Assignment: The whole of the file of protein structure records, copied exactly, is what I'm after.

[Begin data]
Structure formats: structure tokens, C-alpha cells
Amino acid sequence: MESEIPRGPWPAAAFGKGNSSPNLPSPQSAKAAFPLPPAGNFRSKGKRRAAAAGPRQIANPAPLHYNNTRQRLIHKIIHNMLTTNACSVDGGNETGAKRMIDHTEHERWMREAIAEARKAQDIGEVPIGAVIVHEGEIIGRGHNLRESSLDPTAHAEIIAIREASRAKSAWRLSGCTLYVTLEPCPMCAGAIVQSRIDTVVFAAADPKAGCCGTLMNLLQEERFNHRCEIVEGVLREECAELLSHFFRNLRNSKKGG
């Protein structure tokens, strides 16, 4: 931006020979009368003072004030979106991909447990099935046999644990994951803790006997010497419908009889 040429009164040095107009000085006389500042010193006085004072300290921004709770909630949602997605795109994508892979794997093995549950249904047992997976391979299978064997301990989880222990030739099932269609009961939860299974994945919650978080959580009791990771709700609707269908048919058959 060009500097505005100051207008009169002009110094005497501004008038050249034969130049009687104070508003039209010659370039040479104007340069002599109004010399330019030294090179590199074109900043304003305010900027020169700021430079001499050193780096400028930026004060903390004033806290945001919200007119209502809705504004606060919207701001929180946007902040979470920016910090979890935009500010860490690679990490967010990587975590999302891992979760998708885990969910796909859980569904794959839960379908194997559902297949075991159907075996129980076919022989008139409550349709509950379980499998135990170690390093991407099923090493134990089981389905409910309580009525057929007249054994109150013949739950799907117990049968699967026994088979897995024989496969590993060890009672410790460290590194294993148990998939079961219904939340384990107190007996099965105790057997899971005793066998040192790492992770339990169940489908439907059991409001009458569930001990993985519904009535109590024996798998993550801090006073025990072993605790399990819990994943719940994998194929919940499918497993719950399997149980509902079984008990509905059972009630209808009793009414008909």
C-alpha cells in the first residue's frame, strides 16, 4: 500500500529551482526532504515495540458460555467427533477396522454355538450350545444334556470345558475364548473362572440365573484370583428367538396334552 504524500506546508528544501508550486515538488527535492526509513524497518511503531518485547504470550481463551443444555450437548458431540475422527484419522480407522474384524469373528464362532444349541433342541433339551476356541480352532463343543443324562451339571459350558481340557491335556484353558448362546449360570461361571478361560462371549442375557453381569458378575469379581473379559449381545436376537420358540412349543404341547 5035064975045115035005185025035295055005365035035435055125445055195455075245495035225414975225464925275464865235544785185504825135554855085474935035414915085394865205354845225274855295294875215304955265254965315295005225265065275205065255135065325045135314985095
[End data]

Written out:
Structure formats: structure tokens, C-alpha cells
Amino acid sequence: MESEIPRGPWPAAAFGKGNSSPNLPSPQSAKAAFPLPPAGNFRSKGKRRAAAAGPRQIANPAPLHYNNTRQRLIHKIIHNMLTTNACSVDGGNETGAKRMIDHTEHERWMREAIAEARKAQDIGEVPIGAVIVHEGEIIGRGHNLRESSLDPTAHAEIIAIREASRAKSAWRLSGCTLYVTLEPCPMCAGAIVQSRIDTVVFAAADPKAGCCGTLMNLLQEERFNHRCEIVEGVLREECAELLSHFFRNLRNSKKGG
């Protein structure tokens, strides 16, 4: 931006020979009368003072004030979106991909447990099935046999644990994951803790006997010497419908009889 040429009164040095107009000085006389500042010193006085004072300290921004709770909630949602997605795109994508892979794997093995549950249904047992997976391979299978064997301990989880222990030739099932269609009961939860299974994945919650978080959580009791990771709700609707269908048919058959 060009500097505005100051207008009169002009110094005497501004008038050249034969130049009687104070508003039209010659370039040479104007340069002599109004010399330019030294090179590199074109900043304003305010900027020169700021430079001499050193780096400028930026004060903390004033806290945001919200007119209502809705504004606060919207701001929180946007902040979470920016910090979890935009500010860490690679990490967010990587975590999302891992979760998708885990969910796909859980569904794959839960379908194997559902297949075991159907075996129980076919022989008139409550349709509950379980499998135990170690390093991407099923090493134990089981389905409910309580009525057929007249054994109150013949739950799907117990049968699967026994088979897995024989496969590993060890009672410790460290590194294993148990998939079961219904939340384990107190007996099965105790057997899971005793066998040192790492992770339990169940489908439907059991409001009458569930001990993985519904009535109590024996798998993550801090006073025990072993605790399990819990994943719940994998194929919940499918497993719950399997149980509902079984008990509905059972009630209808009793009414008909």
C-alpha cells in the first residue's frame, strides 16, 4: 500500500529551482526532504515495540458460555467427533477396522454355538450350545444334556470345558475364548473362572440365573484370583428367538396334552 504524500506546508528544501508550486515538488527535492526509513524497518511503531518485547504470550481463551443444555450437548458431540475422527484419522480407522474384524469373528464362532444349541433342541433339551476356541480352532463343543443324562451339571459350558481340557491335556484353558448362546449360570461361571478361560462371549442375557453381569458378575469379581473379559449381545436376537420358540412349543404341547 5035064975045115035005185025035295055005365035035435055125445055195455075245495035225414975225464925275464865235544785185504825135554855085474935035414915085394865205354845225274855295294875215304955265254965315295005225265065275205065255135065325045135314985095